Sunday, July 27, 2008
During the hot summer months when I don't show my rabbits, I spend a lot of time in the garden, particularly the pumpkin patch. There's a lot that goes into growing a giant pumpkin. You need to get a soil test done to see what nutrients the soil needs, and amend it accordingly. You want to start your seeds inside and plant your Atlantic Giants in the soil as soon as you can, preferably early May in this part of the country. You need to protect them from frost and warm the soil to get them off to a good start. Once the plants start growing, you need to bury the vines so that they set down more roots, train the secondary vines so they don't overlap, and pinch off tertiary vines as you see them. When the female flowers form you need to protect them from heat, and you hand-pollinate them first thing in the morning before they open (put a baggie on them the night before to make sure nothing gets in them before you do), and then tie them shut. This way you know their pedigree, so to speak. ;) Keep pollinating female flowers as they mature. The one pumpkin you want to keep should ideally be 12 - 16 feet out on the main vine. Once they get basketball sized, you can be pretty sure they won't abort. Once you've picked your keeper, you cull the others and put some kind of protection under the keeper so that moles and other ne'er-do-wells can't attack your pumpkin from underneath. I use heavy, porous landscape fabric with 100 pounds of sand on top of it. The sand enables the pumpkin to slide over the fabric as it grows. You also want to bend the main vine so that the shoulders of your pumpkin don't rub against it as it grows, rubbing will damage both and possibly give fungus or bacteria a foothold. You need to prop the vine up so that it will rise with the pumpkin as it grows. You need to use systemic pesticides and/or spray regularly for pests (I use a homemade garlic and cayenne pepper spray, it works quite well). You need to feed the plant regularly, organic products seem to work best, and feed foliarly as well as drenching the soil. You also need to keep the pumpkin shaded, since the sun will toughen its skin, making it more prone to splitting. I use a twin-size fitted sheet.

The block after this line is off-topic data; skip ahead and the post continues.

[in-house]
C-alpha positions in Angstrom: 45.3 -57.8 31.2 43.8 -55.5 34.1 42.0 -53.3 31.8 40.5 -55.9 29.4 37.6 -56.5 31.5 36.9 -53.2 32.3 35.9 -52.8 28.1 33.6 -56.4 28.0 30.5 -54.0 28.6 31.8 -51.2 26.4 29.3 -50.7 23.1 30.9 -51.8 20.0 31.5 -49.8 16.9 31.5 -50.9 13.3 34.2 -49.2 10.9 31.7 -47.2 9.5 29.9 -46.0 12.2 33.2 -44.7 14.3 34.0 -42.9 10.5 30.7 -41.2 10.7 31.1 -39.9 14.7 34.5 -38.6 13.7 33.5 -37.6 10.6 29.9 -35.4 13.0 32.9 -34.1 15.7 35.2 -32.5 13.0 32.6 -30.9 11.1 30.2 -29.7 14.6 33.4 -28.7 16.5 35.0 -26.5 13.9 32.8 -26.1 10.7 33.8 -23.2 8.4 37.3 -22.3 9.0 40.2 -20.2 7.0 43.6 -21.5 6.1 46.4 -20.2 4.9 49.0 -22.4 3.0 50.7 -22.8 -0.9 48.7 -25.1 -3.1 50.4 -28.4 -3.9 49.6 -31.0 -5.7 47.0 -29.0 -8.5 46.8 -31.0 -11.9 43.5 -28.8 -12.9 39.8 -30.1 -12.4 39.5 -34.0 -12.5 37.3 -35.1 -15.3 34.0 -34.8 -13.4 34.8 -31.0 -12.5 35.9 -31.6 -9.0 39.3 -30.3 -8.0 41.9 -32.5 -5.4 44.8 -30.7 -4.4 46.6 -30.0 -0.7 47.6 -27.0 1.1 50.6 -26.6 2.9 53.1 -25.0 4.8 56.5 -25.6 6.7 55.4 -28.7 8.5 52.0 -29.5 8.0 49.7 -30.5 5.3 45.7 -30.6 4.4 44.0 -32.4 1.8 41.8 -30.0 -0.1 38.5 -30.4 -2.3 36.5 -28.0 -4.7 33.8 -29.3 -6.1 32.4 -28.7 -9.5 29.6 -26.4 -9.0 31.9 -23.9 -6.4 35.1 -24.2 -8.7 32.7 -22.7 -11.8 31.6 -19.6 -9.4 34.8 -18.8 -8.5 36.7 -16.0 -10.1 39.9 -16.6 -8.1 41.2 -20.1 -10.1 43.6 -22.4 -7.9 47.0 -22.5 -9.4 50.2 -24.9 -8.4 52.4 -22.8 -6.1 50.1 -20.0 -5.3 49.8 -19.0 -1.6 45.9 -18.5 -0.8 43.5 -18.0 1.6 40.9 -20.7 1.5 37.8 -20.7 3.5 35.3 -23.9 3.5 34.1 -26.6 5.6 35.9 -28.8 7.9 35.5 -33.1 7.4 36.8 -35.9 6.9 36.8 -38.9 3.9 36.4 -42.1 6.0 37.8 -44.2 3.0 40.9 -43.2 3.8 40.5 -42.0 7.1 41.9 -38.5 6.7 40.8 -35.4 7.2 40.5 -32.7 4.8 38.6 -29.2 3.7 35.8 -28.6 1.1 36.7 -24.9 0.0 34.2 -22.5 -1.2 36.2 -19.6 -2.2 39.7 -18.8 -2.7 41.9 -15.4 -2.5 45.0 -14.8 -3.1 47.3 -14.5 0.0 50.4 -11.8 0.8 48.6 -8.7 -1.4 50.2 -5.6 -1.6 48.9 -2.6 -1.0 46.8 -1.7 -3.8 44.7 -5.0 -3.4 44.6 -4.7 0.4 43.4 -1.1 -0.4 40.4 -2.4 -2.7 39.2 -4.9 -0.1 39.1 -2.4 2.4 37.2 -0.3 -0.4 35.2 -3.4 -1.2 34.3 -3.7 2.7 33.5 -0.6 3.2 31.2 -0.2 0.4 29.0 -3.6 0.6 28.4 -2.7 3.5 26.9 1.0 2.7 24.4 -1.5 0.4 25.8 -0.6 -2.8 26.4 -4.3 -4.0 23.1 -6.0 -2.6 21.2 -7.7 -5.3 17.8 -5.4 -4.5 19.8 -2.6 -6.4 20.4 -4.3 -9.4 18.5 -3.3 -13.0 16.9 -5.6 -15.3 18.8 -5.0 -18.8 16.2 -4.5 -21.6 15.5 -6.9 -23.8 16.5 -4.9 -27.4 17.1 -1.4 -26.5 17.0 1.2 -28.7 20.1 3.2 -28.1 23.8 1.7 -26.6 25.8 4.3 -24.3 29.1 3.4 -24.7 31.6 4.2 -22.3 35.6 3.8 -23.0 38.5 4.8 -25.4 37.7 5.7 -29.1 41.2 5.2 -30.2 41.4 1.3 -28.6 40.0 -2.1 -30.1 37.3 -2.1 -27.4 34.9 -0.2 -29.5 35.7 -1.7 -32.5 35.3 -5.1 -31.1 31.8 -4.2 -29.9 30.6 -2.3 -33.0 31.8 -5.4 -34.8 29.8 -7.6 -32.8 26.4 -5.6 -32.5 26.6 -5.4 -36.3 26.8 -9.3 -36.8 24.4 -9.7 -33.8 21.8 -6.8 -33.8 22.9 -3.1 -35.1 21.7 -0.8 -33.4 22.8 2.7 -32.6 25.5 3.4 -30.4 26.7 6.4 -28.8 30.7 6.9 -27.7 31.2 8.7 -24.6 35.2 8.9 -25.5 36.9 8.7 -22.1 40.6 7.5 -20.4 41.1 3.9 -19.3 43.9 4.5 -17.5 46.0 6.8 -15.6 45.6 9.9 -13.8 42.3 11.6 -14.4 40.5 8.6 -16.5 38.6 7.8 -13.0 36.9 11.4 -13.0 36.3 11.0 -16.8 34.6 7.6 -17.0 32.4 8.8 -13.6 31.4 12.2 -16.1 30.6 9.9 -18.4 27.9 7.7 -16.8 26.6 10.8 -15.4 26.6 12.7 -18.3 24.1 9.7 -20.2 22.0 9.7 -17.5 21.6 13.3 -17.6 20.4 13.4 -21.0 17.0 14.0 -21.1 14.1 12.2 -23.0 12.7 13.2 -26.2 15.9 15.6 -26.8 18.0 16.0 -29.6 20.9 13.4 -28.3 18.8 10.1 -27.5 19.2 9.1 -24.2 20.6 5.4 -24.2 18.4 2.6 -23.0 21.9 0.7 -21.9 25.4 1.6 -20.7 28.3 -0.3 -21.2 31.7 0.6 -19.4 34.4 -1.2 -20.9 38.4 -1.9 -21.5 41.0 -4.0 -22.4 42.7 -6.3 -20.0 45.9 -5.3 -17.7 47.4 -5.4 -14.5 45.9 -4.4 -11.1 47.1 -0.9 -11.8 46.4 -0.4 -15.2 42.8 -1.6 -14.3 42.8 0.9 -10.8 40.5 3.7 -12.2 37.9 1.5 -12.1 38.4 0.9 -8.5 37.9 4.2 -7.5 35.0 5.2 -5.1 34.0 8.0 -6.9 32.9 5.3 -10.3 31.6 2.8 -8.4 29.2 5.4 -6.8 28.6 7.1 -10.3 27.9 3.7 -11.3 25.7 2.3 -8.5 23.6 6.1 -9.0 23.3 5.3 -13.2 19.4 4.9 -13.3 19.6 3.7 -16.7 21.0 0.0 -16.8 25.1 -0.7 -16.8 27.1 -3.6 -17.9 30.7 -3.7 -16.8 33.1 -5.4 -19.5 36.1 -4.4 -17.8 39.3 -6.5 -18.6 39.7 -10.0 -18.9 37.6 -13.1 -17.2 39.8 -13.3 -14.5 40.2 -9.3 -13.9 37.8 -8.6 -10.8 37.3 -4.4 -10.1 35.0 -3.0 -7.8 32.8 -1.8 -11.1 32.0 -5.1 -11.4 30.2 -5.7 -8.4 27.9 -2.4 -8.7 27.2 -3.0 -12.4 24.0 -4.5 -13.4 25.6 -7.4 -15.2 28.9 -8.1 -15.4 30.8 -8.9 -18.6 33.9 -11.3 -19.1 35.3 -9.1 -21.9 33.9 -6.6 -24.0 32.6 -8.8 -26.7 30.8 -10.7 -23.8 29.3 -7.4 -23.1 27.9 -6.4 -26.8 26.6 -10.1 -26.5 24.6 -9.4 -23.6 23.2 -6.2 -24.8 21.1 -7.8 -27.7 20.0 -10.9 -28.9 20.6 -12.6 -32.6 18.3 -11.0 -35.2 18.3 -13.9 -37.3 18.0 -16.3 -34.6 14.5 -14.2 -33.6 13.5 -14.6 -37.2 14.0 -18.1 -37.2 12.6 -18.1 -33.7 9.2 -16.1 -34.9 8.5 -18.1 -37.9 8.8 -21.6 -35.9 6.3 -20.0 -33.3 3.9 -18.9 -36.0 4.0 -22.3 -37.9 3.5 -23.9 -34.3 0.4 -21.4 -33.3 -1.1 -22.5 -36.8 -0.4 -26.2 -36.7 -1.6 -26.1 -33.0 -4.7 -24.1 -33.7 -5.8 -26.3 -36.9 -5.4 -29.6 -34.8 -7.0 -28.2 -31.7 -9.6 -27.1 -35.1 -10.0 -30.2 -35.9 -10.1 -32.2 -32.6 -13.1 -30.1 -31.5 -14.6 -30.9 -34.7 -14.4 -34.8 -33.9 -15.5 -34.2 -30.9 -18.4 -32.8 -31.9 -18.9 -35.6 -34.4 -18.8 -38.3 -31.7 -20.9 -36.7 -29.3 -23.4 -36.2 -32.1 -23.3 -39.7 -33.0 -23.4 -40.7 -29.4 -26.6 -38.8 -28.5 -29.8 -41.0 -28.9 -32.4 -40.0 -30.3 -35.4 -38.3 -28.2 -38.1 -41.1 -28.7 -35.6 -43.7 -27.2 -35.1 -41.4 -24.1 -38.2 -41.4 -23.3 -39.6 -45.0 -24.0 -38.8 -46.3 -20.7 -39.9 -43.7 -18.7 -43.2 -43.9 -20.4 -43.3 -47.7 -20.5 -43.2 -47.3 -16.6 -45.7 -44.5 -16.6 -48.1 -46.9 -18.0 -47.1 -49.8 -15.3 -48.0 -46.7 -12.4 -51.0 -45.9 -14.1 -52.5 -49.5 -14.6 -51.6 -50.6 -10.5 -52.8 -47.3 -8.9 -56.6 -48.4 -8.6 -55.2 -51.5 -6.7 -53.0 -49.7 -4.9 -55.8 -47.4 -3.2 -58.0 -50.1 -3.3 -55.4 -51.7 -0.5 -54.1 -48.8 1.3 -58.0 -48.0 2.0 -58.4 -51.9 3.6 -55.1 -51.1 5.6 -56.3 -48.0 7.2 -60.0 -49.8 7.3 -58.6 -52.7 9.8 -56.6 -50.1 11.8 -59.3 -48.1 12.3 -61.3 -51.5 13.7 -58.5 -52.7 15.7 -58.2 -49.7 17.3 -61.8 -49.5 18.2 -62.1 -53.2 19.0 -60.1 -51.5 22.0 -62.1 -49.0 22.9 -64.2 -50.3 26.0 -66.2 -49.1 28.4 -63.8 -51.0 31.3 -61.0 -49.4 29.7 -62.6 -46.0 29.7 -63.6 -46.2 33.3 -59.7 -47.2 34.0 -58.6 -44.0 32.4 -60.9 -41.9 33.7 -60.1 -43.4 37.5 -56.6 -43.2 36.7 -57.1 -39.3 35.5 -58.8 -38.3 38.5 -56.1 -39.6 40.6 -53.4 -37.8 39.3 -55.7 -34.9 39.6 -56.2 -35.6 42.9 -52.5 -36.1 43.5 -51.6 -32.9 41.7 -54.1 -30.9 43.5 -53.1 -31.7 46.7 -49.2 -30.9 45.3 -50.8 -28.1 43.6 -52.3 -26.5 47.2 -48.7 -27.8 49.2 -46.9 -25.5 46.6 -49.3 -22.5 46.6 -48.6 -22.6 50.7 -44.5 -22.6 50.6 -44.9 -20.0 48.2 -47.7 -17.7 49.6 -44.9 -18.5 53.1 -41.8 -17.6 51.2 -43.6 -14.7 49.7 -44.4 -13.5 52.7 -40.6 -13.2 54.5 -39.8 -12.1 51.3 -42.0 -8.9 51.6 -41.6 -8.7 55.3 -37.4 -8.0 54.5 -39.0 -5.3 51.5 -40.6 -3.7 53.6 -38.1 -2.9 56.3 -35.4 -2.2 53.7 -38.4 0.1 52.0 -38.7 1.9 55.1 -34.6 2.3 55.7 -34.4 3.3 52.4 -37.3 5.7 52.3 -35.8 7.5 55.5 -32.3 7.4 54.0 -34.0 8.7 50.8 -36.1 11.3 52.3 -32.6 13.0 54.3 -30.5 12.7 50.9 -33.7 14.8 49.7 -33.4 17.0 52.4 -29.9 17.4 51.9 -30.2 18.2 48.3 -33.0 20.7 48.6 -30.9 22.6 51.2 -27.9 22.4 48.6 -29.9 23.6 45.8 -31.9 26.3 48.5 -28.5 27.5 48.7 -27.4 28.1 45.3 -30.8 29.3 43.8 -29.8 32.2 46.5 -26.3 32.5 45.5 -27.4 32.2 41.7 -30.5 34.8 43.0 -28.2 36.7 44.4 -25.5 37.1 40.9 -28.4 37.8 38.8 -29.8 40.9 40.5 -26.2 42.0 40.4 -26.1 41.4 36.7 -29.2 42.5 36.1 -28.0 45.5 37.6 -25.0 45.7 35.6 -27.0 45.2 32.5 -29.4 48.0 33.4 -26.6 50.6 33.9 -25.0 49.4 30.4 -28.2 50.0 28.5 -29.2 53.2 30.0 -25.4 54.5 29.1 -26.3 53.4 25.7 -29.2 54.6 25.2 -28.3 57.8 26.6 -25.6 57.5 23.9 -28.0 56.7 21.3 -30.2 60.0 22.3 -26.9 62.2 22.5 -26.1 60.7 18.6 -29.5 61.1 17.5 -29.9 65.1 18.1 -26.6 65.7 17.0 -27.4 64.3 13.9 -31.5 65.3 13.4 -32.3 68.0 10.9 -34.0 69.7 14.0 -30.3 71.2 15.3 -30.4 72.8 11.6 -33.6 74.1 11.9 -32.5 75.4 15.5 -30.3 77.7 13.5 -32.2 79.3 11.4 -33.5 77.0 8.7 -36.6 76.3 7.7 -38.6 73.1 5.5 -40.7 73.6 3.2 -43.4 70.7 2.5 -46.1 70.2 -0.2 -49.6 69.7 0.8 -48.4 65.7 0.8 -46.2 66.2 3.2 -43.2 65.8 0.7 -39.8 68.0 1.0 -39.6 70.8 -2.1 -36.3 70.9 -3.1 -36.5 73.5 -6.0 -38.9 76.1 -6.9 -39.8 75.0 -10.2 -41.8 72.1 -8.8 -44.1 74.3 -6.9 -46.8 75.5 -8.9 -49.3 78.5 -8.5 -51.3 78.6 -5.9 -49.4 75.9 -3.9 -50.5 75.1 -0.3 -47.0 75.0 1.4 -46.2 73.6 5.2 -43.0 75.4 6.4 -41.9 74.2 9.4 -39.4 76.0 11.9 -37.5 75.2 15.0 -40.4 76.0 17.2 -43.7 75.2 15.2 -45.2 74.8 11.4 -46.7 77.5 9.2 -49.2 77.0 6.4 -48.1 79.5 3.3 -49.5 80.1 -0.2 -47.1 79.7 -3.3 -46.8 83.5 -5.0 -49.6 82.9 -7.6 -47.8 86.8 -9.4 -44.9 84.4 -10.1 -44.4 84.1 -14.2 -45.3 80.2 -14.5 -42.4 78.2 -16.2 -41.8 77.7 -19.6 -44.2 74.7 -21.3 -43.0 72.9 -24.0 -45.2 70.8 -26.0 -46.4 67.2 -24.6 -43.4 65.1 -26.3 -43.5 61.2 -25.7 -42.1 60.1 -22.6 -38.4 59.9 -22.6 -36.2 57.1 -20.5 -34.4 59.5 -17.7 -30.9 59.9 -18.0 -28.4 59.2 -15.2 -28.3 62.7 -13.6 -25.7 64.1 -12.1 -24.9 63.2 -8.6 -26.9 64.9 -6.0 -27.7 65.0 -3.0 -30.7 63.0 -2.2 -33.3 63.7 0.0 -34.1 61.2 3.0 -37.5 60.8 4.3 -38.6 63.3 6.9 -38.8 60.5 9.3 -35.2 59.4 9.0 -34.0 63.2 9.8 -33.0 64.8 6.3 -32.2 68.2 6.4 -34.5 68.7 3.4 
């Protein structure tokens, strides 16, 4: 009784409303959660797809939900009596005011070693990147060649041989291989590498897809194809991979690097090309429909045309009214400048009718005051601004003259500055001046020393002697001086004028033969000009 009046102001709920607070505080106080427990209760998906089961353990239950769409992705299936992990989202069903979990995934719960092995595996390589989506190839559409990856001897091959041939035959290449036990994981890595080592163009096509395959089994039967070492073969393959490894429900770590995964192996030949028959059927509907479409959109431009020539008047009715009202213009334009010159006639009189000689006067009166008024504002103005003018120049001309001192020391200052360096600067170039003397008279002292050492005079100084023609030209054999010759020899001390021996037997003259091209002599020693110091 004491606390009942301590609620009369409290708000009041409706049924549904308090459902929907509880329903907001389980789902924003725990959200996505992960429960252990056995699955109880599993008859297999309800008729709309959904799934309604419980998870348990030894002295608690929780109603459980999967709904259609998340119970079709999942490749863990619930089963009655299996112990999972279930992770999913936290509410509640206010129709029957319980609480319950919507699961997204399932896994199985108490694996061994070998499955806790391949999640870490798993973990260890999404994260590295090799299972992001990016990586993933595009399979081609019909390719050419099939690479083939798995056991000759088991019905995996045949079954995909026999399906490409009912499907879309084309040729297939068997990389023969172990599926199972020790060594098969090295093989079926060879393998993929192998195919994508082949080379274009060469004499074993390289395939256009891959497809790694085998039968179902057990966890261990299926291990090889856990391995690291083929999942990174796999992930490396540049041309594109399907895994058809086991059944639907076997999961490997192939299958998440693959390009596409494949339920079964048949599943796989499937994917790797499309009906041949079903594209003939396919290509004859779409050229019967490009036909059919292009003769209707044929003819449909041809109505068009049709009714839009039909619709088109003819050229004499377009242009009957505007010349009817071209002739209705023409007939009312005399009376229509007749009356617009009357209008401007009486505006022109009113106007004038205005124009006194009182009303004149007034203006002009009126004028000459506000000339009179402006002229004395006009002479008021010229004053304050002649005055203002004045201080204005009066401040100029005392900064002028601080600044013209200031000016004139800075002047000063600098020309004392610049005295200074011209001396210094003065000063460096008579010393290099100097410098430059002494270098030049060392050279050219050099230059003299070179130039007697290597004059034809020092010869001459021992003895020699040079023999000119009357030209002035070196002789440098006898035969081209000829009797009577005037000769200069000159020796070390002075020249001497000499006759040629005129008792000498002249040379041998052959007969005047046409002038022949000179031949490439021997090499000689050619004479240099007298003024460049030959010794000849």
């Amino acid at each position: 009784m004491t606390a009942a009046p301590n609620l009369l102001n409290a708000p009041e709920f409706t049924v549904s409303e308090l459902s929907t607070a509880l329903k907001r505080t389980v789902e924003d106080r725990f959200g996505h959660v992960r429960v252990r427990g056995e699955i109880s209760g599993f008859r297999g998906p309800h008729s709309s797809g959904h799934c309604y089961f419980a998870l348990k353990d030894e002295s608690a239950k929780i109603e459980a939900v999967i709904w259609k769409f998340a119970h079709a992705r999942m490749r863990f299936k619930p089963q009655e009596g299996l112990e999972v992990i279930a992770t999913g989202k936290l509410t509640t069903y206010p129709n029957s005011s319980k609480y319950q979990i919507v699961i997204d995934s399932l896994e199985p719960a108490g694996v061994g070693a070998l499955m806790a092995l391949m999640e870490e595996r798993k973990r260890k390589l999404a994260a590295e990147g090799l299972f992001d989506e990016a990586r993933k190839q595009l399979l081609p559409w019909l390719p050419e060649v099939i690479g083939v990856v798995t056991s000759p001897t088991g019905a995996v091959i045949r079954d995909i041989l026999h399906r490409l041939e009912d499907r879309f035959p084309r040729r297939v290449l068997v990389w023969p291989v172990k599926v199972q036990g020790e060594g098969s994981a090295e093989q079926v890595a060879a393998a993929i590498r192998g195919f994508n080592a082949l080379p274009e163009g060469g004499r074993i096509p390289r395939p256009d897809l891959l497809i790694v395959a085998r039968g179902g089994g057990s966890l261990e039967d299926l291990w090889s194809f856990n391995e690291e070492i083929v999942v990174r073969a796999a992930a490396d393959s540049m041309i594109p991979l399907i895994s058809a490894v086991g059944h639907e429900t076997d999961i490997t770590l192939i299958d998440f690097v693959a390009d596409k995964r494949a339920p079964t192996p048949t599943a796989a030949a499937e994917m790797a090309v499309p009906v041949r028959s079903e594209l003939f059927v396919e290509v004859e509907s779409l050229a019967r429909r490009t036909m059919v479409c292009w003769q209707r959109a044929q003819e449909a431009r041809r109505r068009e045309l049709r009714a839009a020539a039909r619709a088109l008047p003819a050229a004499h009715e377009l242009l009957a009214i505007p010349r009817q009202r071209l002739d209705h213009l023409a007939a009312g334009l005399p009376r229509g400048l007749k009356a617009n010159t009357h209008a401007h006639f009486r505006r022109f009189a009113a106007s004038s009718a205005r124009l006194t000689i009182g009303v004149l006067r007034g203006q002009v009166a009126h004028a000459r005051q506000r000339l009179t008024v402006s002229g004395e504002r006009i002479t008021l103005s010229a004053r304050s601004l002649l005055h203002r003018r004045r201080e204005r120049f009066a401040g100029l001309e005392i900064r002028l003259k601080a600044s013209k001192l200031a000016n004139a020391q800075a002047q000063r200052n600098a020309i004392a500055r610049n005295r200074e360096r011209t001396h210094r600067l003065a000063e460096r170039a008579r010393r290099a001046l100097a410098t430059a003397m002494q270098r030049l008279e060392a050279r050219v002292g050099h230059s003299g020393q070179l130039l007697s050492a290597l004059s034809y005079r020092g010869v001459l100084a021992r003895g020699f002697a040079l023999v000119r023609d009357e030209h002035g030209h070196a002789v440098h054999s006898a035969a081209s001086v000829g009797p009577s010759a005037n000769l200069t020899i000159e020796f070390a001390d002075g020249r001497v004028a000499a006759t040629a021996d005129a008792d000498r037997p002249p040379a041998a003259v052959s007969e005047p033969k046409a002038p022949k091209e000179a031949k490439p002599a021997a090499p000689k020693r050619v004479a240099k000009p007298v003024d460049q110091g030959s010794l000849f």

It's an awful lot of work for something you aren't going to eat!
Looking at the picture above, realize that the leaf you see is almost two feet across, and I have 2 liter Pepsi bottles full of water (shaded by white cardboard) propping the vine up. That pumpkin has a 52" circumference! It is 15 days old. I'll keep you all posted with its progress. :)